Included in the funding announced today is more than $5.9 million in demonstration grants to help local communities identify and eliminate housing conditions that contribute to children's disease and injury, such as asthma, lead poisoning, mold exposure, and carbon monoxide contamination. HUD is also providing more than $2 million in
technical studies grants to support scientific research into innovative methods of identifying and eliminating health hazards in housing.

The following is a breakdown of the nationwide funding announced today:

Lead Hazard Control
Lead Hazard Reduction Demonstration
Operation LEAP
Lead Outreach
Healthy Homes Demonstration
Healthy Homes Technical Studies
Lead Technical Studies

Below is a description of the City of Rochester's awards:

FY 2003 Lead Hazard Reduction Demonstration Grant
City of Rochester, New York

The City of Rochester's Bureau of Housing and Project Development will be awarded $2,568,248 in HUD funding to supplement approximately $9 million in local matching funds to conduct lead hazard reductions on approximately
436 high priority housing units. Rochester will create an active program of primary prevention focused on rental-occupied housing in some of the city's most distressed neighborhoods. The program will work in collaboration with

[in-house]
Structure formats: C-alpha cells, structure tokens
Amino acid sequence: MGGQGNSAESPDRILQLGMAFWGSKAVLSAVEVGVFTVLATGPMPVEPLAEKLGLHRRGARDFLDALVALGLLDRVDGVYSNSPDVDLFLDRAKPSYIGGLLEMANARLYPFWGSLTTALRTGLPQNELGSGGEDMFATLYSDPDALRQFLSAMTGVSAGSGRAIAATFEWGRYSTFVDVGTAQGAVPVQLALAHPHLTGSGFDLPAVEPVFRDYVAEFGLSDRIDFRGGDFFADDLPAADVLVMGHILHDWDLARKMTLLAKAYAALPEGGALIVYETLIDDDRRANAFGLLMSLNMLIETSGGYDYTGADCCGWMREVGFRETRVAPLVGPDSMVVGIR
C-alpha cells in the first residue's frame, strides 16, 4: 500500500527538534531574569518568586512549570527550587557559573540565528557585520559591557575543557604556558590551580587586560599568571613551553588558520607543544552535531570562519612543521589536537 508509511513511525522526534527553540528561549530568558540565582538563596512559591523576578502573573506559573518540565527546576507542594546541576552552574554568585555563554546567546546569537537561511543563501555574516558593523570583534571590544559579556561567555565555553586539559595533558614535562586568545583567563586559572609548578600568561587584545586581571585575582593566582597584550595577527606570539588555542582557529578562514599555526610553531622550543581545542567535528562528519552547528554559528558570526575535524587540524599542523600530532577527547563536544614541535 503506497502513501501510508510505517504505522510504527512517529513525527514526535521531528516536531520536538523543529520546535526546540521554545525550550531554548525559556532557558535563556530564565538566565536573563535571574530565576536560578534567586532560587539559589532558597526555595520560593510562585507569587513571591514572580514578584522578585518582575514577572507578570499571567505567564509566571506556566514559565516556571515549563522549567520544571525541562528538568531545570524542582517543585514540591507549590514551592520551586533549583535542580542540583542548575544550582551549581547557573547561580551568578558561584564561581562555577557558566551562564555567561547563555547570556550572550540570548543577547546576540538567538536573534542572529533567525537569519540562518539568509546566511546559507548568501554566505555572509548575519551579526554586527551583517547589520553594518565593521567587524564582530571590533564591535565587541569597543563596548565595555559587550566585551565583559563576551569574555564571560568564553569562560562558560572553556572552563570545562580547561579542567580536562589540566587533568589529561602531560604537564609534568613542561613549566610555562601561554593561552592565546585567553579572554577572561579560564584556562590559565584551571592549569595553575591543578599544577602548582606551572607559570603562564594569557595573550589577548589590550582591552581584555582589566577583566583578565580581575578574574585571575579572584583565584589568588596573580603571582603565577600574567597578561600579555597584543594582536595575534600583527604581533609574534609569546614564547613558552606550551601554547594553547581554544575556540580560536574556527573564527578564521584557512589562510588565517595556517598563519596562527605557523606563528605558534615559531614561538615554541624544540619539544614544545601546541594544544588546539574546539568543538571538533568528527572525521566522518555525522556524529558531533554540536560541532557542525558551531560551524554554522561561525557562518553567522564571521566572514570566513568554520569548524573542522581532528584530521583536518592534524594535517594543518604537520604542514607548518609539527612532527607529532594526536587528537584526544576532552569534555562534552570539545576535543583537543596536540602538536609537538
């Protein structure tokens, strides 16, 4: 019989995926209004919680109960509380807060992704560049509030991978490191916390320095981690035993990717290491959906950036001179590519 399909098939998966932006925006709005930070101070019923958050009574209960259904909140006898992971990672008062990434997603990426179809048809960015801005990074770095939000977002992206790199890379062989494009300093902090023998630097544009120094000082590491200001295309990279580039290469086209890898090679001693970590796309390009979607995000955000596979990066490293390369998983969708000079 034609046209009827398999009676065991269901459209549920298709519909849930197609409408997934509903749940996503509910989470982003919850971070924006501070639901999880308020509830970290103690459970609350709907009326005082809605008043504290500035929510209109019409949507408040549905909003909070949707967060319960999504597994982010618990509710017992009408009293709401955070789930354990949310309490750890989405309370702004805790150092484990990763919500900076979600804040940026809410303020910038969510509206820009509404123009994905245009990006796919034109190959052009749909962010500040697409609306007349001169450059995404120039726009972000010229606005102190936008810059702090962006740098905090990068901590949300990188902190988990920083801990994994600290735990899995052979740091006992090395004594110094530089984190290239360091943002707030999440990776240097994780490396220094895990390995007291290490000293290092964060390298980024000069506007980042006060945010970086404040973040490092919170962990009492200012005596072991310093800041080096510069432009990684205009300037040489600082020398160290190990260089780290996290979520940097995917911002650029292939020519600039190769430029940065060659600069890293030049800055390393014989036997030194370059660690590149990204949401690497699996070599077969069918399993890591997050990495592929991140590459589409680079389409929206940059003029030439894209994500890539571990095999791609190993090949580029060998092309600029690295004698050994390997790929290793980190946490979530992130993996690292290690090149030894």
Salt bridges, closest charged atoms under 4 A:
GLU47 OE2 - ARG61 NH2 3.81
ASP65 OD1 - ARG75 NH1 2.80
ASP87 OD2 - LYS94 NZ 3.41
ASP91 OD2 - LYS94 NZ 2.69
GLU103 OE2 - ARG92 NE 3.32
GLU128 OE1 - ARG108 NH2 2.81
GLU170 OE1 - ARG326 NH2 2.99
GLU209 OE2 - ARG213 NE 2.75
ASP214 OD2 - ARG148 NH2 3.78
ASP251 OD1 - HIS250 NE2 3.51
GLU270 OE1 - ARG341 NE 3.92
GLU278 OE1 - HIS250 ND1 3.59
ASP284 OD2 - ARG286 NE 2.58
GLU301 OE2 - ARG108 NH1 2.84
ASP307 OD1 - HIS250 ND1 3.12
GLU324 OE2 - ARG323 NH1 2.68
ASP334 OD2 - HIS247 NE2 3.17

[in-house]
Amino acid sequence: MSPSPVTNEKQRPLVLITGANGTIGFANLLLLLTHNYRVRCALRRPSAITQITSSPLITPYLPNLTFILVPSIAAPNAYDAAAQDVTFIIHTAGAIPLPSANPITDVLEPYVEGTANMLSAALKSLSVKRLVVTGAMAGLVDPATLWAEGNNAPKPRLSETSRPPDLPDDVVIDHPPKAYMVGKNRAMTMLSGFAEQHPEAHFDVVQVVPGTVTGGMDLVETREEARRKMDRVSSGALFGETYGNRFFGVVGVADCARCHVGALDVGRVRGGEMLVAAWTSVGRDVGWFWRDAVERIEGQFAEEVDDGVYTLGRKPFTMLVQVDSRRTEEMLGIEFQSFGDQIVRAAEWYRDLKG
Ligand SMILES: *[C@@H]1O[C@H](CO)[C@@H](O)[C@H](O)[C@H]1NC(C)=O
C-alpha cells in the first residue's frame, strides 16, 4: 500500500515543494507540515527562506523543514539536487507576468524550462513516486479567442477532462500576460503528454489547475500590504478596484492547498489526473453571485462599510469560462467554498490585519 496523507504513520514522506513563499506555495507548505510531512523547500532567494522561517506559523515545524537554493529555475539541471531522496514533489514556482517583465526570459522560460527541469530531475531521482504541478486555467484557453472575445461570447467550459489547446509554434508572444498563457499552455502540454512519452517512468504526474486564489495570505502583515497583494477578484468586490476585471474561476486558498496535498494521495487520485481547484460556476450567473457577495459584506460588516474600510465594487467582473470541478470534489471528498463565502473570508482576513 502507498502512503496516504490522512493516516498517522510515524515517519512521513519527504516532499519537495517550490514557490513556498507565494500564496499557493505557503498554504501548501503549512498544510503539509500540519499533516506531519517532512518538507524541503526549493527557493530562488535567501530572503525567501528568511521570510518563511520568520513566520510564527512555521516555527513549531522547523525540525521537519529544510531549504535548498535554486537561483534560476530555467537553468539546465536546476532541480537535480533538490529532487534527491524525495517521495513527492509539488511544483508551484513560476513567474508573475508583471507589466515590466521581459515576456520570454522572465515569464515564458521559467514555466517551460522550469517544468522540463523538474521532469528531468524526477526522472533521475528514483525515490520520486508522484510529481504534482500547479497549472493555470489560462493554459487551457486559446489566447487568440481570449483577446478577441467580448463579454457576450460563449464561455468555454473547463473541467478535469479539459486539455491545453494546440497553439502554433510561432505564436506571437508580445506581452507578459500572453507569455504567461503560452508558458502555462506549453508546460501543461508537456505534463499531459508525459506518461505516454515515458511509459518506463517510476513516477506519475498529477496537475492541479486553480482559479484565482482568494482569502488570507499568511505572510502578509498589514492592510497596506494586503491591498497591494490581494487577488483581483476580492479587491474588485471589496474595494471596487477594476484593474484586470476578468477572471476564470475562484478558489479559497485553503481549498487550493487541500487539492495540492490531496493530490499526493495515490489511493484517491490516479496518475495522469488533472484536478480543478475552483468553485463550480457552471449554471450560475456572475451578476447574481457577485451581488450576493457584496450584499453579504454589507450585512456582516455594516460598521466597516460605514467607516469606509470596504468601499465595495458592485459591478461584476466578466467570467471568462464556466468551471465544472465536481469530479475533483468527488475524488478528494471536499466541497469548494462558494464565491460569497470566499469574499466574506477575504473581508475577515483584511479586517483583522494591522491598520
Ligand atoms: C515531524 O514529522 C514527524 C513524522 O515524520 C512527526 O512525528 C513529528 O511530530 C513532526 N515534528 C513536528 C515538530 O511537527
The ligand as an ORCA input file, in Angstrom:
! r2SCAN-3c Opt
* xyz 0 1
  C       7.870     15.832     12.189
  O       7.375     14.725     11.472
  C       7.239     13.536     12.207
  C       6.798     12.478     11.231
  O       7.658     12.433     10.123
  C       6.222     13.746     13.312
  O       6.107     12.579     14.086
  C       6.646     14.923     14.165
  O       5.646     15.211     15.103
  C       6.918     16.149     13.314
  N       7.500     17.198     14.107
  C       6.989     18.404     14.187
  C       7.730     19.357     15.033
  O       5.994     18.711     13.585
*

the Monroe County Department of Human and Health Services, the Rochester Housing Authority, and the Orchard Street Community Health Center in implementing lead hazard control activities.

FY 2003 Lead Hazard Control Grant
City of Rochester, New York

The City of Rochester will be awarded $2,918,423 to perform lead hazard control work in 150 units. The program
will target high-risk properties in at-risk neighborhoods and control lead-based paint hazards in 150 housing units.
The primary partners supporting the endeavor are the Coalition to Prevent Lead Poisoning, University of Rochester Environmental Health Science Center, the Monroe County Department of Health's Childhood Lead Poisoning
Prevention Program, and the Orchard Street Community Health Center. The ultimate goal of the program is to
prevent children from becoming lead-poisoned by addressing the sources of lead in and around their homes that
pose threats to their health. The City of Rochester will contribute $2,195,601 in local matching funds.

HUD is the nation's housing agency committed to increasing homeownership, particularly among minorities, creating affordable housing opportunities for low-income Americans, supporting the homeless, elderly, people with disabilities and people living with AIDS. The Department also promotes economic and community development as well as
enforces the nation's fair housing laws. More information about HUD and its programs is available on the Internet.


Content Archived: July 11, 2011